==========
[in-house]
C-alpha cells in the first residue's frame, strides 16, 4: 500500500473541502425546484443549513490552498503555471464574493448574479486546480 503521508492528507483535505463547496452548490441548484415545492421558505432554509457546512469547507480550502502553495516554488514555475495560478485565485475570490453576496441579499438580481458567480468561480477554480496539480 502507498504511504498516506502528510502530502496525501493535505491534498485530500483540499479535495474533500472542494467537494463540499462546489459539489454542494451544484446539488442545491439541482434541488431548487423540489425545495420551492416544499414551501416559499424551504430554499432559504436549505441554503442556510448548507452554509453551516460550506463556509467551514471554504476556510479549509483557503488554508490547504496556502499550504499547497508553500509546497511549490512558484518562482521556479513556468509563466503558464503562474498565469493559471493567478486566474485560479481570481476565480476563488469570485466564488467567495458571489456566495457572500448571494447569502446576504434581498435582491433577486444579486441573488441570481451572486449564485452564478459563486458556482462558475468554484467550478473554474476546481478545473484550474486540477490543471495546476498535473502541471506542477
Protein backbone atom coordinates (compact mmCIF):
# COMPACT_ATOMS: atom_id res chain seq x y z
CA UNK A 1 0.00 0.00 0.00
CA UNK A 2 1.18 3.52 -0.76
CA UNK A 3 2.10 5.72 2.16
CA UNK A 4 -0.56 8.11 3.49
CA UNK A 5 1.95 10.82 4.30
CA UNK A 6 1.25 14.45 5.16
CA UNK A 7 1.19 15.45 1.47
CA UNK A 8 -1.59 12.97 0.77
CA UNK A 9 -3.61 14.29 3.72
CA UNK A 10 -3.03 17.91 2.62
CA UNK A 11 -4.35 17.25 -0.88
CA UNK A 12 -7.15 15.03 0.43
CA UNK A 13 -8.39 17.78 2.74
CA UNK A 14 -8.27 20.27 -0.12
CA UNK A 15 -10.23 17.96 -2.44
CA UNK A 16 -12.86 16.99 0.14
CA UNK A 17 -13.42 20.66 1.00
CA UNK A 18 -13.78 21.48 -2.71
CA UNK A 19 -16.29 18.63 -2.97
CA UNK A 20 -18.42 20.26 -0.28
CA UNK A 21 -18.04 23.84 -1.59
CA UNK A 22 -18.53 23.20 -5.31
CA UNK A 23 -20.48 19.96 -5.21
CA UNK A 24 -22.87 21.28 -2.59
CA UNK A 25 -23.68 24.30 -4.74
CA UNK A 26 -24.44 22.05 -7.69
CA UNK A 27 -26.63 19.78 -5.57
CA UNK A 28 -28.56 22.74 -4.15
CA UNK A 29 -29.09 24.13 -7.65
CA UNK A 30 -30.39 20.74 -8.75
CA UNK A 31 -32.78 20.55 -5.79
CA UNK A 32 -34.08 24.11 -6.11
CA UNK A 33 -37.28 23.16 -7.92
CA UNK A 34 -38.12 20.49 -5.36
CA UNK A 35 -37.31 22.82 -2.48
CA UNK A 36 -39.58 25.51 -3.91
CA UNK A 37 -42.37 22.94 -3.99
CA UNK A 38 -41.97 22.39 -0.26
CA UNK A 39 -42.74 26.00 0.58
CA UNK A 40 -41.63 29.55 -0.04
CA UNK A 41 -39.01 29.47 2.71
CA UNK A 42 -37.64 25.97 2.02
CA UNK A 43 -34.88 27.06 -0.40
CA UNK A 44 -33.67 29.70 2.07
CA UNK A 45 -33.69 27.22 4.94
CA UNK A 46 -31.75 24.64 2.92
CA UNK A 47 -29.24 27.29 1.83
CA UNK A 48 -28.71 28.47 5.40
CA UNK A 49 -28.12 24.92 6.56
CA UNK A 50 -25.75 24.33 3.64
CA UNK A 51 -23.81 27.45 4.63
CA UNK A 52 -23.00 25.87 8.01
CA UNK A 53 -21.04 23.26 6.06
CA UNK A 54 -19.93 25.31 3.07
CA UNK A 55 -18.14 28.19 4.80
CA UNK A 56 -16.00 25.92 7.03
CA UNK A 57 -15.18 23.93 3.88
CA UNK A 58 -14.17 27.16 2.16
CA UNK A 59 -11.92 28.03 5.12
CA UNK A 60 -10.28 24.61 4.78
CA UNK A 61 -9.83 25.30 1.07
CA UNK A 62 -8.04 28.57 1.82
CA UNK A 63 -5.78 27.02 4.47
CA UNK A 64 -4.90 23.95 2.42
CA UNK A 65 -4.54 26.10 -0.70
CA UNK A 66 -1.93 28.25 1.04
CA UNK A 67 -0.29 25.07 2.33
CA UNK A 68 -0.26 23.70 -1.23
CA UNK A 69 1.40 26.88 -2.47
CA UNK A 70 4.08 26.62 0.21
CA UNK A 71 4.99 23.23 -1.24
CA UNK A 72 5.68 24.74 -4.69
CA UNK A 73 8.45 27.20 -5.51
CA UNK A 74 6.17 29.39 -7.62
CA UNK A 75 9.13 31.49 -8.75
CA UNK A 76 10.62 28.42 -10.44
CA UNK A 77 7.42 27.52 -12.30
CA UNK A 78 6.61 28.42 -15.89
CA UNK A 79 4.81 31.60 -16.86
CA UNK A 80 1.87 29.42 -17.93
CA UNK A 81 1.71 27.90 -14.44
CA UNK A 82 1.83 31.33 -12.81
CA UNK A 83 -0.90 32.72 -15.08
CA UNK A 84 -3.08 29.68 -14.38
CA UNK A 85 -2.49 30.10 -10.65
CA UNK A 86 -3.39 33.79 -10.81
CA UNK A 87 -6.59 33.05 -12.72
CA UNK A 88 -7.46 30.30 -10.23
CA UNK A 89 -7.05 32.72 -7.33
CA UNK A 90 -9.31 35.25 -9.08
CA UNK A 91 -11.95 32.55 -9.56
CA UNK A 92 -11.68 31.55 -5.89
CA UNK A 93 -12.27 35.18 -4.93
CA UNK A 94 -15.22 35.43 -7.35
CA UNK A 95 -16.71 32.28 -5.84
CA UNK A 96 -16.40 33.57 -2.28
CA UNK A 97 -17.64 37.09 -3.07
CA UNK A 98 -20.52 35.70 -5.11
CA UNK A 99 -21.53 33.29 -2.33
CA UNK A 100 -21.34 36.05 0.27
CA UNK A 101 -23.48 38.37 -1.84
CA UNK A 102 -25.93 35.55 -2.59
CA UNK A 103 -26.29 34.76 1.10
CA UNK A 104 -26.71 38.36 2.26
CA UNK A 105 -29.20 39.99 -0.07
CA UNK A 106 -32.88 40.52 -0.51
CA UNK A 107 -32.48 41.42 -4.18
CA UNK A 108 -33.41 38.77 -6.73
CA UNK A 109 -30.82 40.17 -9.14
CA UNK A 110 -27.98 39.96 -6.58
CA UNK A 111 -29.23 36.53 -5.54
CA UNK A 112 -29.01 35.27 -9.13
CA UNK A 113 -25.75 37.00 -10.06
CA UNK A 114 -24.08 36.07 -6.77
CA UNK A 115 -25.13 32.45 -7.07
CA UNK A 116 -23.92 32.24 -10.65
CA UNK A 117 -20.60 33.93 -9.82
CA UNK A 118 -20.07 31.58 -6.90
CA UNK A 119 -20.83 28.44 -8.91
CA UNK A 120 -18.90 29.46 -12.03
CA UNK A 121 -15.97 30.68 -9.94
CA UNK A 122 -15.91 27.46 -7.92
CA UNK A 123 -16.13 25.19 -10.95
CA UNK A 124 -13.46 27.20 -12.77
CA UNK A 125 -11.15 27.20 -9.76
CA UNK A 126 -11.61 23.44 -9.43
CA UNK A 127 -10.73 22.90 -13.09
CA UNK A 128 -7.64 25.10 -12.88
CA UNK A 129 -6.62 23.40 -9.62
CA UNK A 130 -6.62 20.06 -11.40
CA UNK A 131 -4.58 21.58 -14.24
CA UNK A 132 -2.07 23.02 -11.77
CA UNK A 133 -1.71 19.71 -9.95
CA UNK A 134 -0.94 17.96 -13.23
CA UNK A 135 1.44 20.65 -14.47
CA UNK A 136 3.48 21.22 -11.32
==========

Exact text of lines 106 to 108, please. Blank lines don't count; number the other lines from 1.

CA UNK A 102 -25.93 35.55 -2.59
CA UNK A 103 -26.29 34.76 1.10
CA UNK A 104 -26.71 38.36 2.26